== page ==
What incredible advances have taken place in world health during the past half century! From the mid-20th century on, discoveries like penicillin, steroids, and other drugs and vaccines have changed the trajectory of human health. Thanks to these advances, the average human life span has doubled from the mid-40s to the mid-80s in less than a century. Amazing progress!
Yet for all our success in treating polio, malaria, and bacterial infections, many diseases are far more prevalent today than they were in decades past. And despite advances in treatment, they remain hard to control. One such example is asthma. Rates of asthma are increasing every year and we don’t quite know why. Asthma is a complex condition. There seem to be factors in “westernization,” including microbial exposure, lifestyle changes, and obesity that have affected our immune systems, making them function in a different way.
Today, there are an astounding 300 million people with asthma globally. The number of people diagnosed with asthma grew by 4.3 million from 2001 to 2009. During that period, asthma rates rose the most among black children, almost a 50 percent increase, according to the Centers for Disease Control and Prevention. In the United States, about 22 million people have asthma, including 6.5 million children. Among kids, asthma accounts for 13 million school days lost and 200 deaths annually. Direct health care expenditures for asthma total more than $14 billion a year in this country.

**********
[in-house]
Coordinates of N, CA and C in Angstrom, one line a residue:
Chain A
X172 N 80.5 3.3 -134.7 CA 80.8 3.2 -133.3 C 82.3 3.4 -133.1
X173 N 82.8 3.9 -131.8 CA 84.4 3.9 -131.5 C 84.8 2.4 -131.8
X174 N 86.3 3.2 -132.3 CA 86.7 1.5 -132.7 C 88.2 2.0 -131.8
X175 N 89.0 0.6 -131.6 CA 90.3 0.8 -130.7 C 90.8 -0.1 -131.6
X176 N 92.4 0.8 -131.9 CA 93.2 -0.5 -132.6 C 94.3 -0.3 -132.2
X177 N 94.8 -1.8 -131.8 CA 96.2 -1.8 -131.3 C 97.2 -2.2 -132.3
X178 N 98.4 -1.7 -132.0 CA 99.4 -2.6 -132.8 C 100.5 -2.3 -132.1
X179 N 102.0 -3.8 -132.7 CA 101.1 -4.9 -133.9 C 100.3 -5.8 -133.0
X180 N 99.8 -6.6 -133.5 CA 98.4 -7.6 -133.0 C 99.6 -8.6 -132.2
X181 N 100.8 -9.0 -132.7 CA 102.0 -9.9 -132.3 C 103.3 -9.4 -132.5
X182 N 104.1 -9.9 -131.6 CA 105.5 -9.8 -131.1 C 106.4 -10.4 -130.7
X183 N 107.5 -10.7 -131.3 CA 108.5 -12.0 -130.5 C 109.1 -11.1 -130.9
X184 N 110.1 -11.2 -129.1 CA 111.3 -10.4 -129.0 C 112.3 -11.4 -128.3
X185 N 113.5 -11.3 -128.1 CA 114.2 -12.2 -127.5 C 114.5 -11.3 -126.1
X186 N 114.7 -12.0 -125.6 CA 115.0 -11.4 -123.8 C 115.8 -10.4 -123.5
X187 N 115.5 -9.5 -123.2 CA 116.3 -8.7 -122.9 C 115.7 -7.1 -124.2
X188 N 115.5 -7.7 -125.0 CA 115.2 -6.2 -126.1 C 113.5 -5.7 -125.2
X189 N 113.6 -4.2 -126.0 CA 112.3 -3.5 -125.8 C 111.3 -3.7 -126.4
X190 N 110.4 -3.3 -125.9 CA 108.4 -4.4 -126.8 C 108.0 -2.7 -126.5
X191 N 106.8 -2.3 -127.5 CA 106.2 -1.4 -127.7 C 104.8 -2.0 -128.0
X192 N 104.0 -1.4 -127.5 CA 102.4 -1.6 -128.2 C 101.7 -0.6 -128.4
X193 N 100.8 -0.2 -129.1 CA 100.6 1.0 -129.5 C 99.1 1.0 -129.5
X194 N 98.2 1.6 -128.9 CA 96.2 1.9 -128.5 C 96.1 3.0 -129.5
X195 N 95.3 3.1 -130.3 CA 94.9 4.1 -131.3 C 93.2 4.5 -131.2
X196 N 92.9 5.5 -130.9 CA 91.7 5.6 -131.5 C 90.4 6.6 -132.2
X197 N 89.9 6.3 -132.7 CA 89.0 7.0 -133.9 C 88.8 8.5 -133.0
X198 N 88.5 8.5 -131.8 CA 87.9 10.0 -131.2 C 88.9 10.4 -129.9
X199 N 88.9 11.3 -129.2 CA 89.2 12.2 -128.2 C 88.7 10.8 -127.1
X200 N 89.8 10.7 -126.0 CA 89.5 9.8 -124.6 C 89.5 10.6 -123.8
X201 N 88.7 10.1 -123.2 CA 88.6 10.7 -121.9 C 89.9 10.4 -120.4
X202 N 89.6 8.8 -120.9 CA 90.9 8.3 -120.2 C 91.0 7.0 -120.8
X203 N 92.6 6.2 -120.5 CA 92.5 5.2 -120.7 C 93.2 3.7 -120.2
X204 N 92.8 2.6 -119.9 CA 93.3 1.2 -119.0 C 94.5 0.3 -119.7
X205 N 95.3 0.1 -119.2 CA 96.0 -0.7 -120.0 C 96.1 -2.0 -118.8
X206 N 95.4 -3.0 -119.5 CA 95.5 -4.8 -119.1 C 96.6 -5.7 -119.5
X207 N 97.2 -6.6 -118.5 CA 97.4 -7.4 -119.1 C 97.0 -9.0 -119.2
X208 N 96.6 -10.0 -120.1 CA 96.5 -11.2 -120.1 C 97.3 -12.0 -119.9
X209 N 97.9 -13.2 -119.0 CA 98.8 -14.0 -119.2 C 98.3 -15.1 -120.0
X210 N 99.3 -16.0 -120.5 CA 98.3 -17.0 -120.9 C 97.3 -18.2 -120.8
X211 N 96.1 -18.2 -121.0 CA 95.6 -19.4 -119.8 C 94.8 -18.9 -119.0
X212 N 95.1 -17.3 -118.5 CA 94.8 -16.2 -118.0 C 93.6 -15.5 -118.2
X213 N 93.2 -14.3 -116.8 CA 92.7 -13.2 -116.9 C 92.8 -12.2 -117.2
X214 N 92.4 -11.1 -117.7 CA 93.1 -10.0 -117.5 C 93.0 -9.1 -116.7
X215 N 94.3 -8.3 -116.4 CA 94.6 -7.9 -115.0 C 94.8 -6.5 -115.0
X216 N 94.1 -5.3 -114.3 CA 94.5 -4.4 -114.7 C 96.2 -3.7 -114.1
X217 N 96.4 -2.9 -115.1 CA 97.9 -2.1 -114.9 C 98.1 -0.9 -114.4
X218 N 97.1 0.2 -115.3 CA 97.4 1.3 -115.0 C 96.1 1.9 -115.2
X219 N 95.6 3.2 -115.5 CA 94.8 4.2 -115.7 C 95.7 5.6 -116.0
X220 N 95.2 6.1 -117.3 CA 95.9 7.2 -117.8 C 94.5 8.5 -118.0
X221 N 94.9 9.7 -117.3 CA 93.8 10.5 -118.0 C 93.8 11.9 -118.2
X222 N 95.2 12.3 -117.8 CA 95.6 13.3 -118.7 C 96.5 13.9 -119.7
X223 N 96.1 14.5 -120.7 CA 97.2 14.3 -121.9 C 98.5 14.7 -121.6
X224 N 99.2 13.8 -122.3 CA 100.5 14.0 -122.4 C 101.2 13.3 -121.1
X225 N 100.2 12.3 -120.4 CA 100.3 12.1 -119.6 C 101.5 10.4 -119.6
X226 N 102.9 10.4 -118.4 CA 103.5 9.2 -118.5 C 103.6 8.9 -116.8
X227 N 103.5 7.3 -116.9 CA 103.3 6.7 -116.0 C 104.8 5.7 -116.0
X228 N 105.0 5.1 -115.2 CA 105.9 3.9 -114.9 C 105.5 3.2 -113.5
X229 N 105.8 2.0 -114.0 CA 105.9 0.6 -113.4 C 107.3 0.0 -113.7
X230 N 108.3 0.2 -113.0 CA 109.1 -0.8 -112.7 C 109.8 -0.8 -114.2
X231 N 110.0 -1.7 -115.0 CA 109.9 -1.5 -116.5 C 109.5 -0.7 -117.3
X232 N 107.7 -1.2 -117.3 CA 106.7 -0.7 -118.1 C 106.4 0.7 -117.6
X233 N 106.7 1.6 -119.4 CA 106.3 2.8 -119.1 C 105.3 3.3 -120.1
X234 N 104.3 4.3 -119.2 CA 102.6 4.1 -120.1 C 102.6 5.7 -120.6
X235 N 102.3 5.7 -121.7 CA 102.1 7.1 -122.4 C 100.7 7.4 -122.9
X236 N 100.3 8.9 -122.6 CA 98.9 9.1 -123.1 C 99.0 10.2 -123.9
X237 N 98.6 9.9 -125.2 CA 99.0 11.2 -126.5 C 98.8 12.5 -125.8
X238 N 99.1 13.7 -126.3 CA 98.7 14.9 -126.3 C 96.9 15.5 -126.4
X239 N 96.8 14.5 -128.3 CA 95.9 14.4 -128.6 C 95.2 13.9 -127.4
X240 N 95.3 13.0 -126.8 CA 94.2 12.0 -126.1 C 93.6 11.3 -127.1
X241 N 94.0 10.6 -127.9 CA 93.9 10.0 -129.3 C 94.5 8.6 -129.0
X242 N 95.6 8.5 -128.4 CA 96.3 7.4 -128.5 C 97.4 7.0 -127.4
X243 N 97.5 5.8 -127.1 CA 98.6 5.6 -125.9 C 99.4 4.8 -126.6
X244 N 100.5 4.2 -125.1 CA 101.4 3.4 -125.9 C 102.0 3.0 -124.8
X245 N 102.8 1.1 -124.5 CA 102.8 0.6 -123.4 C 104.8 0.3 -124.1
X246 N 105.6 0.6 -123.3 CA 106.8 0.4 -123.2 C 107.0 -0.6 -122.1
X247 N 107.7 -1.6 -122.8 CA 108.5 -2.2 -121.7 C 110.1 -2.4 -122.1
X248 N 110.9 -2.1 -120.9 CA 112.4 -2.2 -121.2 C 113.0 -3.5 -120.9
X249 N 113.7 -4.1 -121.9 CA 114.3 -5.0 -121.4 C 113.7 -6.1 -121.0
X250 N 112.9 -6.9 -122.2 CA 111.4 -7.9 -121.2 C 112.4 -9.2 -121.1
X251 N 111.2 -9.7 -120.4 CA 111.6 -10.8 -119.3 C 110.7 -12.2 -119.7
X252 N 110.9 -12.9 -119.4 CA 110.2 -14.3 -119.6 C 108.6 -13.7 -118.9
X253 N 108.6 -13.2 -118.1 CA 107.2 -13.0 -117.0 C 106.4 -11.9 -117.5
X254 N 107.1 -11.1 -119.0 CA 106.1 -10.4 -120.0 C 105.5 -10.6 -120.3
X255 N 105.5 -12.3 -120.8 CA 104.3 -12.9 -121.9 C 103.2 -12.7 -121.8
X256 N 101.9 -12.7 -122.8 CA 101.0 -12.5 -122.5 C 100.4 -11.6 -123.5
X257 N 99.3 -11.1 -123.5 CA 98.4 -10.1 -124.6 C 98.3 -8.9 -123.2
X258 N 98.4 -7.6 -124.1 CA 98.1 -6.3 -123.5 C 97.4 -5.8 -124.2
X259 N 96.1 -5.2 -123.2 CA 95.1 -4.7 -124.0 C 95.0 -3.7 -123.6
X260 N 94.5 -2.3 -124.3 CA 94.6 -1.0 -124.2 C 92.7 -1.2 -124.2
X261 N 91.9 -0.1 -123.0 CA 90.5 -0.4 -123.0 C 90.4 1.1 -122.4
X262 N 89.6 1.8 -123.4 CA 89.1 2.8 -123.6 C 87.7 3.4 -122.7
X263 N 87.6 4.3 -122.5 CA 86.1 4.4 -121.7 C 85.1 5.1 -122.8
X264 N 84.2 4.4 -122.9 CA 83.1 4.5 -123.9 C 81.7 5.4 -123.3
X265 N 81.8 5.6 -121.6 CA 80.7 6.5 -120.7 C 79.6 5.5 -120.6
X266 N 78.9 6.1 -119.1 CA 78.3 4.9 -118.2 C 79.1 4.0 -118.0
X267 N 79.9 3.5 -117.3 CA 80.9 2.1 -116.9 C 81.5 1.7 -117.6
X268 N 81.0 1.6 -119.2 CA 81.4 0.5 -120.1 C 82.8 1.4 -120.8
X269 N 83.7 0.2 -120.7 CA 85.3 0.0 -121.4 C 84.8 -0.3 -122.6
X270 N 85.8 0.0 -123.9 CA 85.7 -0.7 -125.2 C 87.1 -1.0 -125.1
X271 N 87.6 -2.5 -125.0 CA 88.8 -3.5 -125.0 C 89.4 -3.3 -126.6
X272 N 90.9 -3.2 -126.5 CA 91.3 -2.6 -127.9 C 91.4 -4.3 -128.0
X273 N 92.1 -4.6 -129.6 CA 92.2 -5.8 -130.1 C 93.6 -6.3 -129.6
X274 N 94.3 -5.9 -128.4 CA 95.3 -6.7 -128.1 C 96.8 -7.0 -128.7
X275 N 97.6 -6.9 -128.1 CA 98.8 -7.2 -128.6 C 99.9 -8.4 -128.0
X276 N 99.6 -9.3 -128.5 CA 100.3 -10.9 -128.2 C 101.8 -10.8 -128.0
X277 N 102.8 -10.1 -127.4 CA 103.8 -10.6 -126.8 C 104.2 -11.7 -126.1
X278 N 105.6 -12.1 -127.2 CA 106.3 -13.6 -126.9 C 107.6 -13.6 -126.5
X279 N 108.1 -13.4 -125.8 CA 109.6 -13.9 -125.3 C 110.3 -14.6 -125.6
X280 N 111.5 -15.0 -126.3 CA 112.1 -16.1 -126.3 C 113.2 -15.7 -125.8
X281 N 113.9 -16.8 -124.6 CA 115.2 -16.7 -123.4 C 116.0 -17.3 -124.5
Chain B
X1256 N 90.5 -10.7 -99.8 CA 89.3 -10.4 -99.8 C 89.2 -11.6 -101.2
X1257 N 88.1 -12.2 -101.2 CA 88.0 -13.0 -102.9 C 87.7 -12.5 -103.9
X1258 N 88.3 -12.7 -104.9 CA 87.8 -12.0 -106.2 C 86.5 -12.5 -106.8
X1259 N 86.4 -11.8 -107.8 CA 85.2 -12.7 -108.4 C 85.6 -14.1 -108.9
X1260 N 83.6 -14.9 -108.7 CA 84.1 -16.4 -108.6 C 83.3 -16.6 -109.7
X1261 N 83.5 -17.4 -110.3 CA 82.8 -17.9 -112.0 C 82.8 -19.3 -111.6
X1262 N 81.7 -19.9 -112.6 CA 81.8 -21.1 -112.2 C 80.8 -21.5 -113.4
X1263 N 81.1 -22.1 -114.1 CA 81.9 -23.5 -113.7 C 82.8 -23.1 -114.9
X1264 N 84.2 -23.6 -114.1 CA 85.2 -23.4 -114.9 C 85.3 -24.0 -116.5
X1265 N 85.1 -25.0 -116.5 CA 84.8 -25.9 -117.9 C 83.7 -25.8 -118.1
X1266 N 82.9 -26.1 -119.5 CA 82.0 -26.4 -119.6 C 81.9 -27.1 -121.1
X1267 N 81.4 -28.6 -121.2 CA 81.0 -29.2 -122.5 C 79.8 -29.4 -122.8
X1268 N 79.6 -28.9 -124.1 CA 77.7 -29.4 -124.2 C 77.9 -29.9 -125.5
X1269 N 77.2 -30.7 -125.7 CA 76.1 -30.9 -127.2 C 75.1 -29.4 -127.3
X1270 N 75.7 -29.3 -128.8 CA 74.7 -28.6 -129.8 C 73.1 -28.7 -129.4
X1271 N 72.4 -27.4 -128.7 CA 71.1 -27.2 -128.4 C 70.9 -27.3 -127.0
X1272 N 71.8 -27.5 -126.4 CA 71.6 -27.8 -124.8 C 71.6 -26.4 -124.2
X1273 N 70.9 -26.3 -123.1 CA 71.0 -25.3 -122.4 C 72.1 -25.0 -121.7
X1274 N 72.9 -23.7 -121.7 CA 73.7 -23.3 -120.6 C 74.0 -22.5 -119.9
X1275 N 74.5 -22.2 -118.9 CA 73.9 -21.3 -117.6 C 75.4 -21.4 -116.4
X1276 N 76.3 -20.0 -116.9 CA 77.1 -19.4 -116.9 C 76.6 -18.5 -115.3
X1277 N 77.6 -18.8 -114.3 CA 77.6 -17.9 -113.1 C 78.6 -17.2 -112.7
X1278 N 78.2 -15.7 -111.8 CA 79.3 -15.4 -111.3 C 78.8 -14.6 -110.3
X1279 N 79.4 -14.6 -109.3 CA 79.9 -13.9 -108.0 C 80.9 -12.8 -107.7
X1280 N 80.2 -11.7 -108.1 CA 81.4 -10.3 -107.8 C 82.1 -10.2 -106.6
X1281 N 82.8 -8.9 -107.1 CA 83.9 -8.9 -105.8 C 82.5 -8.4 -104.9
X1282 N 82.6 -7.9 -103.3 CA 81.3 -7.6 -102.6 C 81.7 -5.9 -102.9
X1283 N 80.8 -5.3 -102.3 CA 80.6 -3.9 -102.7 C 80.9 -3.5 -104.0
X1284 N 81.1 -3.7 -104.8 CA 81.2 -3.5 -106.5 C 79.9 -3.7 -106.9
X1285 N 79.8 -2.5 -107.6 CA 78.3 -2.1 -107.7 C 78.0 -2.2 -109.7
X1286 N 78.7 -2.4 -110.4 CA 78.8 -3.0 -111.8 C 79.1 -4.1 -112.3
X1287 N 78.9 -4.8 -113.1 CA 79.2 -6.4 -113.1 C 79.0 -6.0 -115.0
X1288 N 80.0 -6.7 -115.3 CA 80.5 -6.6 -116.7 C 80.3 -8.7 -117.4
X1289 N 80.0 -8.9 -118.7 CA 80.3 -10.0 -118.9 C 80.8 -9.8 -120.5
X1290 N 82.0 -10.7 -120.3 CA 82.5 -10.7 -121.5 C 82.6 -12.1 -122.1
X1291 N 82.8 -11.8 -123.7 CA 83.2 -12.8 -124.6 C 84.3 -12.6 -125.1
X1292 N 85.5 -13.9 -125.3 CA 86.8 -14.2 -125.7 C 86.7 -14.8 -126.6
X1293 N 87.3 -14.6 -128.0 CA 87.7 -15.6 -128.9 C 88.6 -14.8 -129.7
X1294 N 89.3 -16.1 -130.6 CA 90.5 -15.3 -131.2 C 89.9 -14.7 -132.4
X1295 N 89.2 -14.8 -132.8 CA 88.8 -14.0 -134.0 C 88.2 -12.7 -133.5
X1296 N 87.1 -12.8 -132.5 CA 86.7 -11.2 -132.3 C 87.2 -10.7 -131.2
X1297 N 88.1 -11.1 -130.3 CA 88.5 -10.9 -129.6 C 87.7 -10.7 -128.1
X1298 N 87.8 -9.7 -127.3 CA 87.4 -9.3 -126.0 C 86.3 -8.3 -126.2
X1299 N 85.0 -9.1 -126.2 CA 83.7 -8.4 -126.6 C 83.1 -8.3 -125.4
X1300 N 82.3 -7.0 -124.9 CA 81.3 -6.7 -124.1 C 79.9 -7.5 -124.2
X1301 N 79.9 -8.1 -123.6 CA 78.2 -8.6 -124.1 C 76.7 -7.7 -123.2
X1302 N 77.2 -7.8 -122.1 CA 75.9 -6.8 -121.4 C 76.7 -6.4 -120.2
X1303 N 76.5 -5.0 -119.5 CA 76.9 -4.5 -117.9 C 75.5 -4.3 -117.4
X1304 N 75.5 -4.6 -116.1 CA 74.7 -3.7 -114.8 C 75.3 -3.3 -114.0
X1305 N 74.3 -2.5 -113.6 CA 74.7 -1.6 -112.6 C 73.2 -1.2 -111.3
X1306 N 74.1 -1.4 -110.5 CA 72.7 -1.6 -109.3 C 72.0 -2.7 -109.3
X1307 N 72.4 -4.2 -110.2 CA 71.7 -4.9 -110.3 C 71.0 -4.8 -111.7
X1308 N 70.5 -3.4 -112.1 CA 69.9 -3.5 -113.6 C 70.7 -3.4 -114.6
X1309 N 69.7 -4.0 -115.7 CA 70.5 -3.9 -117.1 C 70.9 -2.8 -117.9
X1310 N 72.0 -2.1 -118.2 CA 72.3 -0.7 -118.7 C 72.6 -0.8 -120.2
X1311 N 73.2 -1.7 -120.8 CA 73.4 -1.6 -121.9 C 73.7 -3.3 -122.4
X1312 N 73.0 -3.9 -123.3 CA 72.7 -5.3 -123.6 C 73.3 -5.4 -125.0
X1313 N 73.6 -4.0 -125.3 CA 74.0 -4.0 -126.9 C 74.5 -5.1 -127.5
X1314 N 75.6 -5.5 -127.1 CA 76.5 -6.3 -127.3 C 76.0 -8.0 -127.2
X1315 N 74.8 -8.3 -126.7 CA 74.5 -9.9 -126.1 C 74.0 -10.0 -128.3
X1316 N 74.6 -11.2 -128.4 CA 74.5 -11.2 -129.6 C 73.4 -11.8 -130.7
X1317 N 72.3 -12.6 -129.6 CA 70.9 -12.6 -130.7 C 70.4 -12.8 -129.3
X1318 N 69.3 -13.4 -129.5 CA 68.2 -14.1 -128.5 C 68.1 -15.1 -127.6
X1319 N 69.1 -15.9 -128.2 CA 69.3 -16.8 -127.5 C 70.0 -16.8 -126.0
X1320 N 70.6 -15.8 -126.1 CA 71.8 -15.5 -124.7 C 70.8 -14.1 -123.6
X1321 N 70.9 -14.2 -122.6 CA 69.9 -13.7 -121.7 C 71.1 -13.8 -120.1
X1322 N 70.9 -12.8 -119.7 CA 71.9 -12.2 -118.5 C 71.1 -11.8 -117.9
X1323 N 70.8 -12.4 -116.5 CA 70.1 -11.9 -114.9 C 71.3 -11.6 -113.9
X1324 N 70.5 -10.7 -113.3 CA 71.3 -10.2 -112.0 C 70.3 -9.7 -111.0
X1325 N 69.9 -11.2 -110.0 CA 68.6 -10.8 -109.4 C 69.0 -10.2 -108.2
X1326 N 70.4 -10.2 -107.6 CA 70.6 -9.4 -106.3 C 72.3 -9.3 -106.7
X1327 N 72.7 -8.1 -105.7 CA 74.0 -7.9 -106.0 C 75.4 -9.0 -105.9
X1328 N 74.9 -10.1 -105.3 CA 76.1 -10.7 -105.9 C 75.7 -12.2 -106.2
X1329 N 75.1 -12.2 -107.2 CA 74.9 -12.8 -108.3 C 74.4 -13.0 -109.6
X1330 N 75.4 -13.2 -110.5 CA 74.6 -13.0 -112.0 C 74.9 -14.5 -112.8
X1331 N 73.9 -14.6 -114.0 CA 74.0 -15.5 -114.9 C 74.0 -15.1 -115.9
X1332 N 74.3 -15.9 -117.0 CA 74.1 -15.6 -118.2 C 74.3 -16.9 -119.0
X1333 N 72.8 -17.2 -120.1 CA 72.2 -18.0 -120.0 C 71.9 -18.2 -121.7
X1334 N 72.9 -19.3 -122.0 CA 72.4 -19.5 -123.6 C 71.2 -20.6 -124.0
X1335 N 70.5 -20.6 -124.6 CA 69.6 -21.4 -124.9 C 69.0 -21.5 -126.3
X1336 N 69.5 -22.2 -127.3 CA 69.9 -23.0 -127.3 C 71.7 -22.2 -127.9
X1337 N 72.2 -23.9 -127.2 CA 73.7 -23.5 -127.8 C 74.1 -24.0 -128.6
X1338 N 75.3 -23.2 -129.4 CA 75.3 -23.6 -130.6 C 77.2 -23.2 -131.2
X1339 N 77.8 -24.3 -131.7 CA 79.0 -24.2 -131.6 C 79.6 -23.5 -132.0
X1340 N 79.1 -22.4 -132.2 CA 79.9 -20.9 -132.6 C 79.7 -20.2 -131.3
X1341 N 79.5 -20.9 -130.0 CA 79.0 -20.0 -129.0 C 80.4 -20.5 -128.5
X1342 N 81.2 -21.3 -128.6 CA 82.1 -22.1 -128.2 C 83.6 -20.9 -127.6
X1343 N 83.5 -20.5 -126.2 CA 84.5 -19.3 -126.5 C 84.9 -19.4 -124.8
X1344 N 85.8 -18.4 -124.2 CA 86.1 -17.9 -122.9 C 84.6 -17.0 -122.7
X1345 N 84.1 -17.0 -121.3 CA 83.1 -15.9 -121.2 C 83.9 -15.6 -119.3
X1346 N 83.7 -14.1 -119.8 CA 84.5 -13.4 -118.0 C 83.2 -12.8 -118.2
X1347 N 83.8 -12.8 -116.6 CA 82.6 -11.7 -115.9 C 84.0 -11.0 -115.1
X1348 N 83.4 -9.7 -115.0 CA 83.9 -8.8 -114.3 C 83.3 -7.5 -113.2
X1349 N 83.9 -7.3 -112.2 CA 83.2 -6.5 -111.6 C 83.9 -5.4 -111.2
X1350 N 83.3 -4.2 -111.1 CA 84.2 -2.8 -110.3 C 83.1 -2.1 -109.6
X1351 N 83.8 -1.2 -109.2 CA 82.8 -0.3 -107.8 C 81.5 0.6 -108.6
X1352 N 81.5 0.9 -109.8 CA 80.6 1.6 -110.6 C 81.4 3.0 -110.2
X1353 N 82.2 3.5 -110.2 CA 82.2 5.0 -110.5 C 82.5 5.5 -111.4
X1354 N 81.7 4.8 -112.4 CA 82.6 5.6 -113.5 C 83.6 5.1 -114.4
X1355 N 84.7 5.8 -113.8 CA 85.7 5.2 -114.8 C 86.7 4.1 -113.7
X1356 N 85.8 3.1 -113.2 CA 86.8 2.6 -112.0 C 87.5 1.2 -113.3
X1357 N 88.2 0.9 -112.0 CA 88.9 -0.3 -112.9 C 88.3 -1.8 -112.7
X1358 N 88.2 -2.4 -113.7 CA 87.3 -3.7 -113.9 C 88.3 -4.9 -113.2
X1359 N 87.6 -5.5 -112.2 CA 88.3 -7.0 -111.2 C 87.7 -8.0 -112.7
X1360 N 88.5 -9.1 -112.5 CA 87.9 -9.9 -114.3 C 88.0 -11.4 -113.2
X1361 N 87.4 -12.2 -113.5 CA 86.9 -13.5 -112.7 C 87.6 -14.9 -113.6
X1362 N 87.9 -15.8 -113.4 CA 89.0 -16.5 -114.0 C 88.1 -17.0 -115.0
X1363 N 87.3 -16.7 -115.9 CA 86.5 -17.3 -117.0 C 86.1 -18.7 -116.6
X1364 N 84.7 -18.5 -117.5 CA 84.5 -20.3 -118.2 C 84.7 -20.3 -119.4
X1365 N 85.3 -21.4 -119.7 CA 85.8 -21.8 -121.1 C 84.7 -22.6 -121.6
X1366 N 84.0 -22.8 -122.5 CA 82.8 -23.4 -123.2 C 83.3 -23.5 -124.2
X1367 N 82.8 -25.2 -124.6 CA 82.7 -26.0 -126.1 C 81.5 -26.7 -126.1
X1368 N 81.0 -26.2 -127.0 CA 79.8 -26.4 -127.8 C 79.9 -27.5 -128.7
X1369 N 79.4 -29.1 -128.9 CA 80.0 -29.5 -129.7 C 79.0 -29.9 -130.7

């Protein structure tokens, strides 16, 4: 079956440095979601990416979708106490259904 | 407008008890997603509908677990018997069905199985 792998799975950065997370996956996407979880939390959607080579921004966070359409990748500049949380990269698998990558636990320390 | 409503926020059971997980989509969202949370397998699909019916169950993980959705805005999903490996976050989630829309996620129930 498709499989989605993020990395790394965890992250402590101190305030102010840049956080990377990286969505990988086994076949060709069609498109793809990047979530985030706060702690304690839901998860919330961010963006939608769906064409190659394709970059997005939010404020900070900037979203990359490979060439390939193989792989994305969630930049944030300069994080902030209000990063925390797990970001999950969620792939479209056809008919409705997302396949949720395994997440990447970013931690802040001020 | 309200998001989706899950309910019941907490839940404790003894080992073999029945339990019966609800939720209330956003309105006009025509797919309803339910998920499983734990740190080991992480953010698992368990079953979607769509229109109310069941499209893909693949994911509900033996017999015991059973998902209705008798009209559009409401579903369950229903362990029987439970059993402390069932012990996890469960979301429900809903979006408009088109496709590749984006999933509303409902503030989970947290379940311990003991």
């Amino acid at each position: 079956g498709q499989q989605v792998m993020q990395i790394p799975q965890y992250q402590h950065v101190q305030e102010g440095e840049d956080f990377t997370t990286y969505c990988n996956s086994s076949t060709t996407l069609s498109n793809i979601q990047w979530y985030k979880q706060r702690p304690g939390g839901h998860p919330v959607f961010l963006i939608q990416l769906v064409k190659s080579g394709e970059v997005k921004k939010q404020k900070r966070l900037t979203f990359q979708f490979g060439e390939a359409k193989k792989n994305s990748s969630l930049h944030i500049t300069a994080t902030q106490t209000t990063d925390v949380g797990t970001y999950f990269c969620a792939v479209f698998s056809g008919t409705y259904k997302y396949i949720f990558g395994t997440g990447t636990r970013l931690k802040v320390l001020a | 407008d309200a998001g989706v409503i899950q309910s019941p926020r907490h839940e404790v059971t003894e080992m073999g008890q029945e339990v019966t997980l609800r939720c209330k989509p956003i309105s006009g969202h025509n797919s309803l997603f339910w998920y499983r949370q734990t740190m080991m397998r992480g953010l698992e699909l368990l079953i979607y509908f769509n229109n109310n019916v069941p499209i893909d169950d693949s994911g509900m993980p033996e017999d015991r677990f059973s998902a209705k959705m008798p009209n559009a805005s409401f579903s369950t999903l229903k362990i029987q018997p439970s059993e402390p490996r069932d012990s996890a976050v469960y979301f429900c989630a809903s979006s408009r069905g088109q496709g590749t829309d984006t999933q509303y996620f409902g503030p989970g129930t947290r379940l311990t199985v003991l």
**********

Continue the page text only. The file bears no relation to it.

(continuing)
Many factors contribute to the challenges of keeping asthma under control in kids, socioeconomics being an important one. Does their environment cause or worsen their symptoms? Do they have appropriate access to care? Does their insurance present barriers? Can they afford doctor visits and medication? Does their family’s lifestyle affect compliance? Is the child getting the type of care he or she really needs?